Sears Preparing To File Bankruptcy As Soon As This Week

The neverending saga of the world's longest melting ice cube, that of Sears Holdings which has flirted with bankruptcy for years only to get bailed out in the 11th hour by its biggest investor and CEO Eddie Lampert each and every time, is finally coming to its logical end.

With its stock crashing to a new all time low this week, and with a $134 million in debt due on Monday, cash-strapped Sears Holdings - which has been losing money for years - has hired M-III Partners to prepare a bankruptcy filing that could come as soon as this week, the WSJ reported citing people familiar with the situation, as the cash-strapped company that once dominated American retailing faces a debt payment deadline.

The WSJ reports that employees at M-III Partners, a boutique advisory firm, have spent the past few weeks working on the potential filing, with M-III staff seen at the retailer’s headquarters in Hoffman Estates, Illinois. That said, a Chapter 11 may still be avoided as Sears "continues to discuss other options and could still avert an in-court restructuring."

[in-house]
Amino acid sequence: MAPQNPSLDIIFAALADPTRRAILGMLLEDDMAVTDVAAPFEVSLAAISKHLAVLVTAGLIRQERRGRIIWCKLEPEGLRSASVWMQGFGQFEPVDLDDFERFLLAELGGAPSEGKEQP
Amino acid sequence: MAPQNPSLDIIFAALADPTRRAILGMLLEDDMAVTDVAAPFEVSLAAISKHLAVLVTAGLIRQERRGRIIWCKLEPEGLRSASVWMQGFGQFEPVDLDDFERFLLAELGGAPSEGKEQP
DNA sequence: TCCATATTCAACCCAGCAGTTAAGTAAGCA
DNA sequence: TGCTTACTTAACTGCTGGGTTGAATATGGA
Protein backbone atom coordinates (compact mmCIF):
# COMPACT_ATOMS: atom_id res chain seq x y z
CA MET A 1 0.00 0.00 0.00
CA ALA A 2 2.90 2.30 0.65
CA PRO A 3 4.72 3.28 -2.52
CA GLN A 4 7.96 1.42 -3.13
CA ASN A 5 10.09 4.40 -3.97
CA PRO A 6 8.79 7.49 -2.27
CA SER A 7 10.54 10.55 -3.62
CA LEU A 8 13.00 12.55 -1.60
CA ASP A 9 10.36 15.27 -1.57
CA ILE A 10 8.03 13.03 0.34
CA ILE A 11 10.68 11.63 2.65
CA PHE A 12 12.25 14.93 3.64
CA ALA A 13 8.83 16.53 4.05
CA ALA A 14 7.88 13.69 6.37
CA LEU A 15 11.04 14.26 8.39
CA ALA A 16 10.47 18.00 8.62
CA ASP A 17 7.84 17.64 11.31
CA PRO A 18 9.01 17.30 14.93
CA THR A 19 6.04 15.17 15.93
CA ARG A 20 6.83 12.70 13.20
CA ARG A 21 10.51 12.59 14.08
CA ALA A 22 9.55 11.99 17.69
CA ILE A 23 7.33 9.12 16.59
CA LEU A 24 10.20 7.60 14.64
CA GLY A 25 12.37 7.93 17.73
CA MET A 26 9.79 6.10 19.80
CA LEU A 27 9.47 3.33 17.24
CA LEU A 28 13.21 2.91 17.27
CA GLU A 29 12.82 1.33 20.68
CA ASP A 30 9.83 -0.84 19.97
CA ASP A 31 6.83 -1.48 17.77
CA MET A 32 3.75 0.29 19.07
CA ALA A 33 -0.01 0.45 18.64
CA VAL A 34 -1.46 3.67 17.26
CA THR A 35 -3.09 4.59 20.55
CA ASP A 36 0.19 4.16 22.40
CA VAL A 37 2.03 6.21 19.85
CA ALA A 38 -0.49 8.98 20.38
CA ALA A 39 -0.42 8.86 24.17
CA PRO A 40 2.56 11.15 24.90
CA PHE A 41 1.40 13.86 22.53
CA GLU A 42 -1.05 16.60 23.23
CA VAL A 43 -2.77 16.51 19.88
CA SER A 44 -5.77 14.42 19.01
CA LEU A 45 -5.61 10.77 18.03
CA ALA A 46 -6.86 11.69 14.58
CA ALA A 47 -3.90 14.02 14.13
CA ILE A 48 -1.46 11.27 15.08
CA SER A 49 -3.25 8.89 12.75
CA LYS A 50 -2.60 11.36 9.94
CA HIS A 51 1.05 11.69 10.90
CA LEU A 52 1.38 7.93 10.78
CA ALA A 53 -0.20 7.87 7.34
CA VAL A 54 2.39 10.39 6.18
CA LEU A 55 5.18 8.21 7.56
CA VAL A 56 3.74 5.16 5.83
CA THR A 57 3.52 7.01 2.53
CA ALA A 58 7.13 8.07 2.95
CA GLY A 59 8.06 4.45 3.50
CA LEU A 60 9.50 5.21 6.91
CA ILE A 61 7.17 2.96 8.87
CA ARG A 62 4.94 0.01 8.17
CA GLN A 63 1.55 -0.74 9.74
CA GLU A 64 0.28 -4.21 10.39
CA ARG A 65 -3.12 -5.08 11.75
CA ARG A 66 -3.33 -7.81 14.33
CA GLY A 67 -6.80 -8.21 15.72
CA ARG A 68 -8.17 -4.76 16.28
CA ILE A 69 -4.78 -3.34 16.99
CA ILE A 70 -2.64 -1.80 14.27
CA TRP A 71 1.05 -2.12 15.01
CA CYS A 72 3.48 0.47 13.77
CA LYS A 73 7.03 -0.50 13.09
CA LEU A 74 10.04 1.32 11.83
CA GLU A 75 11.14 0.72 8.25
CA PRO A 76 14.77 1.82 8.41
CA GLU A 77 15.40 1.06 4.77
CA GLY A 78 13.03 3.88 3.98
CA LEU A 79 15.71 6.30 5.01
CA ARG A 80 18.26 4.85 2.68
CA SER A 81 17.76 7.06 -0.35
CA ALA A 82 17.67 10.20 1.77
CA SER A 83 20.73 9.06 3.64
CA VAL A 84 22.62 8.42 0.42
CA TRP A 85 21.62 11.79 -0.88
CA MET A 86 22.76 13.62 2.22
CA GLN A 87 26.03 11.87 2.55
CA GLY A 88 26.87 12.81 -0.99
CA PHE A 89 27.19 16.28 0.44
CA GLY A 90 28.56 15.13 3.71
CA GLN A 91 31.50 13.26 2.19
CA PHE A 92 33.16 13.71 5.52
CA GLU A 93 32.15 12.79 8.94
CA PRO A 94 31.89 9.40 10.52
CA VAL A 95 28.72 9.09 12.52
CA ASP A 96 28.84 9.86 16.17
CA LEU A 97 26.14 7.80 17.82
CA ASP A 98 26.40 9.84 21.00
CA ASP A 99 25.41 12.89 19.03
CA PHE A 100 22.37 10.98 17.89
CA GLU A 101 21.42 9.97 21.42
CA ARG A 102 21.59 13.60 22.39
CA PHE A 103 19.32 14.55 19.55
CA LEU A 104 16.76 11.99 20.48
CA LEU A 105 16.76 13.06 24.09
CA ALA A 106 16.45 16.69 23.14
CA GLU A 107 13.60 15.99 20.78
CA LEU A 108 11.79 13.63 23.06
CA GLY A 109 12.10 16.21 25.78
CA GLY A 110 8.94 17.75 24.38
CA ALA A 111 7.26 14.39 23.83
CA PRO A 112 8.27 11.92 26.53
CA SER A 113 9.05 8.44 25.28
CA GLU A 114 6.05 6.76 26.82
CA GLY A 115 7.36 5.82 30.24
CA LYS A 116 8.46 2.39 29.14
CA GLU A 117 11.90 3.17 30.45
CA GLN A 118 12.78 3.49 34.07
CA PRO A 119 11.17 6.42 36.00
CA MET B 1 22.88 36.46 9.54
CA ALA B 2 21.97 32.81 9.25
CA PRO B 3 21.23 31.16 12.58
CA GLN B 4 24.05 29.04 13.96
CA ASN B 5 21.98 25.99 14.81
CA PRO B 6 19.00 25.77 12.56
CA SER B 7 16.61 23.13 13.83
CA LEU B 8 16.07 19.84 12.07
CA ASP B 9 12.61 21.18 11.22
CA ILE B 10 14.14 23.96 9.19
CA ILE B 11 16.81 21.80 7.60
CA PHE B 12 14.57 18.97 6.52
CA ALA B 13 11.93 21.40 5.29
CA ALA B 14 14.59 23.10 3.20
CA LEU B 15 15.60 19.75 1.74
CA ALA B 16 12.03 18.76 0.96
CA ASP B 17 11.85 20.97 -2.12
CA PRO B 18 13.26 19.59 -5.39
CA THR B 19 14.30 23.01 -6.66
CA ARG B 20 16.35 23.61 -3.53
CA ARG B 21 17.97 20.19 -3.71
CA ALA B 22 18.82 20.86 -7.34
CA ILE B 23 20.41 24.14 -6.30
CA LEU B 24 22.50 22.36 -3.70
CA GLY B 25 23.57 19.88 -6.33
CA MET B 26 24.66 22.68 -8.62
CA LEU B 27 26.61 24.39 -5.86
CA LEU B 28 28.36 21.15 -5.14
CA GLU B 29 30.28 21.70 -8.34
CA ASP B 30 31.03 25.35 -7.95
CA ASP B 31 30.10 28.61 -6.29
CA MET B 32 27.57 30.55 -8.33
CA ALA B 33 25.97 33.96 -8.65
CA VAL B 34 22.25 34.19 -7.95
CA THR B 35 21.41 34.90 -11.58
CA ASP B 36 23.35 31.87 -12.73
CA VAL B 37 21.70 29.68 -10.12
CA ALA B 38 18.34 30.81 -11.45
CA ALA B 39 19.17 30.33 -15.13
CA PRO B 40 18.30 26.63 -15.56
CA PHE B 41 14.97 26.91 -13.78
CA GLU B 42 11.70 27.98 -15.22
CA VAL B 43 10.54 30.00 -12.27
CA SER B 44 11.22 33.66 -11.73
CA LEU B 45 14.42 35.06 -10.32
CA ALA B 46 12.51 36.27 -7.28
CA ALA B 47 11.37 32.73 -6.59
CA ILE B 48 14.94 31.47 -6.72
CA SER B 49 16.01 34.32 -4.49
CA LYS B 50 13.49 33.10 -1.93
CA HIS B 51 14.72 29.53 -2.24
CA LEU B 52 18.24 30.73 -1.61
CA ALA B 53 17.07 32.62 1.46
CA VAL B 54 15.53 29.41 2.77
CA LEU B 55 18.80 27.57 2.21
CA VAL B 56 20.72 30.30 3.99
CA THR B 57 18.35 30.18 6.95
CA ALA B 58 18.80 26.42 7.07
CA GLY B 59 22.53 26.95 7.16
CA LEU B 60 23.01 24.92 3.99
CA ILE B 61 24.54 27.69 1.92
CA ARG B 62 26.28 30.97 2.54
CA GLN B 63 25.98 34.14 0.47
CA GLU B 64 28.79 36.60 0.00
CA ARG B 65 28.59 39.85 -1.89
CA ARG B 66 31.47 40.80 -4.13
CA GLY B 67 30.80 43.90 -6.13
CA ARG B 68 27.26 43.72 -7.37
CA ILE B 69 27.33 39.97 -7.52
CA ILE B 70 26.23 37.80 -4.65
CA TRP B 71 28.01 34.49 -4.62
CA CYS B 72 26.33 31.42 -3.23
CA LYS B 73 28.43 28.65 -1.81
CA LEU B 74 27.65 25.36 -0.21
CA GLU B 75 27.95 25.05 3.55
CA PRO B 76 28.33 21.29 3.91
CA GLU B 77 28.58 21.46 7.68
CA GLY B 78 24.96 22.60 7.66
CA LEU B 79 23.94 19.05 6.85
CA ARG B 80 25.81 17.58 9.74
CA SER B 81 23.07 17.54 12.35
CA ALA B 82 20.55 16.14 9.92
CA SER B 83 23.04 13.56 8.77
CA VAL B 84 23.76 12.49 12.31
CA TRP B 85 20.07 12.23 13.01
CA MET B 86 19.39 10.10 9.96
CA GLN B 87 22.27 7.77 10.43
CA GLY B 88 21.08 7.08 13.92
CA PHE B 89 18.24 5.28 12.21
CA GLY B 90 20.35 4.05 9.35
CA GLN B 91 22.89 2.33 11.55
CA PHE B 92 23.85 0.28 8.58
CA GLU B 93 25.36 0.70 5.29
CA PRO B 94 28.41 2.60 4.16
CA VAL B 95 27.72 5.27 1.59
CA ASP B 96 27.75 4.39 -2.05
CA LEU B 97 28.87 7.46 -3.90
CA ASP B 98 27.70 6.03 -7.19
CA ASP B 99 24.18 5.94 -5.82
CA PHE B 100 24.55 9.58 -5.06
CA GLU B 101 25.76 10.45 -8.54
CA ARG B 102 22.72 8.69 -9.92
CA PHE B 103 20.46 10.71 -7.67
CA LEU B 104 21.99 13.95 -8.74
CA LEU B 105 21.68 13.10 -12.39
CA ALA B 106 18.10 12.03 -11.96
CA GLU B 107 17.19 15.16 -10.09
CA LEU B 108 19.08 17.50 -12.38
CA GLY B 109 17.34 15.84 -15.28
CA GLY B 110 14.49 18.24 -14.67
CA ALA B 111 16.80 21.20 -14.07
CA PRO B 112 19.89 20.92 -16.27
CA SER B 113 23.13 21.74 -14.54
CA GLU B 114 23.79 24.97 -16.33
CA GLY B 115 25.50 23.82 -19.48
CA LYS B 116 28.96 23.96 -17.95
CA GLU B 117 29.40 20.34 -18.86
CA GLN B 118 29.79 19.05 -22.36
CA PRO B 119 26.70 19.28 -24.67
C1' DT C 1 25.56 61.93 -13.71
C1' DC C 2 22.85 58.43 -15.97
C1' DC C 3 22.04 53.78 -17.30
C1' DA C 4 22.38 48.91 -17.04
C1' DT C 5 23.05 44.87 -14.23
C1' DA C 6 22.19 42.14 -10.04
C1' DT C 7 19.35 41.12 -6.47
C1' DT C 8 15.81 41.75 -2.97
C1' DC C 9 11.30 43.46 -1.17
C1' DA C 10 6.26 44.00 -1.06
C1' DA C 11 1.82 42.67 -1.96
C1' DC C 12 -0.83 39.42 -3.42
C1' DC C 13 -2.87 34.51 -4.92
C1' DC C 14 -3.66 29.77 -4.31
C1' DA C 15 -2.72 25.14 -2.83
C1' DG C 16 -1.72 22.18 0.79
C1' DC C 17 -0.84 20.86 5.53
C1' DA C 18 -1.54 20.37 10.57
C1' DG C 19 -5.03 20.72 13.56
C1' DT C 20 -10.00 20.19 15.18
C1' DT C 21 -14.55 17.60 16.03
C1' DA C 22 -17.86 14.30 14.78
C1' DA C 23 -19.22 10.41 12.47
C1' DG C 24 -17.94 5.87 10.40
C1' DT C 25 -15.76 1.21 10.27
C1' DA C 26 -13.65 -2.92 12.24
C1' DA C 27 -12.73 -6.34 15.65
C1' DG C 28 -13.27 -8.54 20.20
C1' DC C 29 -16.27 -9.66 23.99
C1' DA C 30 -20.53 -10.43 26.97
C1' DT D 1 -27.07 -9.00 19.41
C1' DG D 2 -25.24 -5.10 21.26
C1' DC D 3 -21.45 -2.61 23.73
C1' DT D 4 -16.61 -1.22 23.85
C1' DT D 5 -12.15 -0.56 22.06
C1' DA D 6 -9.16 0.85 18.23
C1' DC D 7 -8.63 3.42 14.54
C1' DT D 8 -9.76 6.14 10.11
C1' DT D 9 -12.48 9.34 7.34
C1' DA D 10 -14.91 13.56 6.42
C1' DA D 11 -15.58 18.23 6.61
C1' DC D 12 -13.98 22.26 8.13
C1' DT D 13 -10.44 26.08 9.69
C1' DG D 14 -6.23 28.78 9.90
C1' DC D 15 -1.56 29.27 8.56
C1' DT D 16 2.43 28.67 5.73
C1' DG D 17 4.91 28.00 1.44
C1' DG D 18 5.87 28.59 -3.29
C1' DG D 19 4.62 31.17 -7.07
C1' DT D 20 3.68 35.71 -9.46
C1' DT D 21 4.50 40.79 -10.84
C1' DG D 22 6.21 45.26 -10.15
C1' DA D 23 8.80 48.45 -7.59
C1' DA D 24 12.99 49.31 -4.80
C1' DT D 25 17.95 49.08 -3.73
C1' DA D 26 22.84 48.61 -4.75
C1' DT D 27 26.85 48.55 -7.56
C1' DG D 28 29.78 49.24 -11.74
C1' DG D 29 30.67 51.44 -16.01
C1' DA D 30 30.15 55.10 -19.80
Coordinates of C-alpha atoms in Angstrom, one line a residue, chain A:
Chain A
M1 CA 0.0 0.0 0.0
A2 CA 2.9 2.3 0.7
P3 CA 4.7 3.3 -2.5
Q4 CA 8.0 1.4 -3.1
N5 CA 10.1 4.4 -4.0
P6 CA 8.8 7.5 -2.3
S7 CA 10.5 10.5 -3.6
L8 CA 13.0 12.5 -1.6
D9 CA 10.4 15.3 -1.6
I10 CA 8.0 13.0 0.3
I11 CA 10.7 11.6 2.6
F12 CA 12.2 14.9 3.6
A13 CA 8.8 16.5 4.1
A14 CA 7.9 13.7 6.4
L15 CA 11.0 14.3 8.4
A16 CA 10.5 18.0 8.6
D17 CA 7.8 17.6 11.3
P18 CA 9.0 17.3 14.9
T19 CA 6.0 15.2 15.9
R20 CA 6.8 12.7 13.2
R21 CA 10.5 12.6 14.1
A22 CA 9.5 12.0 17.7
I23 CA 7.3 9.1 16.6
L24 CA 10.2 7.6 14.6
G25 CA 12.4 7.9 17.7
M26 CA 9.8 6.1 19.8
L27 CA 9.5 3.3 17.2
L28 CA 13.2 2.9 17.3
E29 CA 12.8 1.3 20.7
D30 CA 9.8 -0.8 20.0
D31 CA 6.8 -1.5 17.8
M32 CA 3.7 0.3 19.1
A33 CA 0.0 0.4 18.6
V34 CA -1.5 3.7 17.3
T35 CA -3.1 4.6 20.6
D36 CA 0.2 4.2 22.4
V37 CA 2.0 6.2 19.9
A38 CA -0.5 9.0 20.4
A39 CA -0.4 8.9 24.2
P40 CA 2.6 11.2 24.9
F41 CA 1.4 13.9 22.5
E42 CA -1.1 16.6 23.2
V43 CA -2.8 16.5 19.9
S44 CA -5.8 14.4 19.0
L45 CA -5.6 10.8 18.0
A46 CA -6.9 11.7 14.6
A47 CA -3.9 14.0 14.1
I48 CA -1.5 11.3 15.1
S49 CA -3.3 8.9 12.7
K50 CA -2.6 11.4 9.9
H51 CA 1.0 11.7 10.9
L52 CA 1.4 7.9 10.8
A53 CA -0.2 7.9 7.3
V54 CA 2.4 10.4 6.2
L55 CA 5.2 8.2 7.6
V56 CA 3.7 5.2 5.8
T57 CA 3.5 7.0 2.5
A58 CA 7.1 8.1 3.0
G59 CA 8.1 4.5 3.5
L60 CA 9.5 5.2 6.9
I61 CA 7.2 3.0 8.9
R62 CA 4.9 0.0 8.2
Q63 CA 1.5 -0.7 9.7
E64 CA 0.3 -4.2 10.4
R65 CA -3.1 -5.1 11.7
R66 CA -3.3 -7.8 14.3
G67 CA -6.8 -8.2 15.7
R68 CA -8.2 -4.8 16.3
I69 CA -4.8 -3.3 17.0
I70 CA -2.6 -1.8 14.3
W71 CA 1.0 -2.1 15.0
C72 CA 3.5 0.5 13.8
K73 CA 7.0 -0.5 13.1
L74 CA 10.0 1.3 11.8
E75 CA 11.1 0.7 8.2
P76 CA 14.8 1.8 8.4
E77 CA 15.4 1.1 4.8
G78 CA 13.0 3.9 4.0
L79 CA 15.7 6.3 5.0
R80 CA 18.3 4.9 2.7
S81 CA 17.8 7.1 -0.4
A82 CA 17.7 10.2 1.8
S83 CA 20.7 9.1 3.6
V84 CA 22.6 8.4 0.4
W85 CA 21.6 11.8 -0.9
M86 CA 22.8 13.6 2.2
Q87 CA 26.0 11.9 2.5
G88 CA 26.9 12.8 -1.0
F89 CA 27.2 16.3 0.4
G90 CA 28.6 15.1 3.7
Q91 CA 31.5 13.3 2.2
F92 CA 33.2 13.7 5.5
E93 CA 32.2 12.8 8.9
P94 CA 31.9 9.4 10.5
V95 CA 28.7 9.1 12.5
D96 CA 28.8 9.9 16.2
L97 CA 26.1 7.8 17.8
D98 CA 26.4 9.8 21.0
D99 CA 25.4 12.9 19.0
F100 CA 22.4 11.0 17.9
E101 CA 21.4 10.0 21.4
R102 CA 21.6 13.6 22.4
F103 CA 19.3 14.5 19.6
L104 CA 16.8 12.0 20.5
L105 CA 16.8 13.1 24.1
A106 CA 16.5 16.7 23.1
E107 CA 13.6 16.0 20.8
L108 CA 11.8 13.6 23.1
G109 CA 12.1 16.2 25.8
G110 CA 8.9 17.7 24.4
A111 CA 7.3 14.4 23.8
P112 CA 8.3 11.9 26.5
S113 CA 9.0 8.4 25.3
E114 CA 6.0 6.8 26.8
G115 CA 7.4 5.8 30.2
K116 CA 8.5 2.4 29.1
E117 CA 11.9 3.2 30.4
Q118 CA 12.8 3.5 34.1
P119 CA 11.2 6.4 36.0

Furthermore, Eddie Lampert, the hedge-fund manager who is Sears’s chairman, chief executive, largest shareholder and biggest creditor, may once again simply rescue the company, as he has done on many occasions in the past by making the payment. What's different this time, is that Lampert is pushing for a broader restructuring that would include shaving more than $1 billion from Sears’s $5.5 billion debt load, selling another $1.5 billion of real estate and divesting $1.75 billion of assets, including the Kenmore appliance brand, which he has offered $400 million to buy himself.

Said otherwise, Lampert hopes to shrink Sears back to profitability with the company already closing hundreds of stores in recent years.

Unfortunately for the billionaire, a key stakeholder group is resisting efforts to continue business as usual: as a result of the company’s poor financial performance, its creditors have refused to support his out of court restructuring plan, which would leave bankruptcy as the only option.

One can't exactly blame the company's lenders for being skeptical: Sears has lost more than $11 billion since 2011, and its annual sales have dropped nearly 60% in that period to $16.7 billion. Analysts say it needs to raise more than $1 billion a year to stay afloat.


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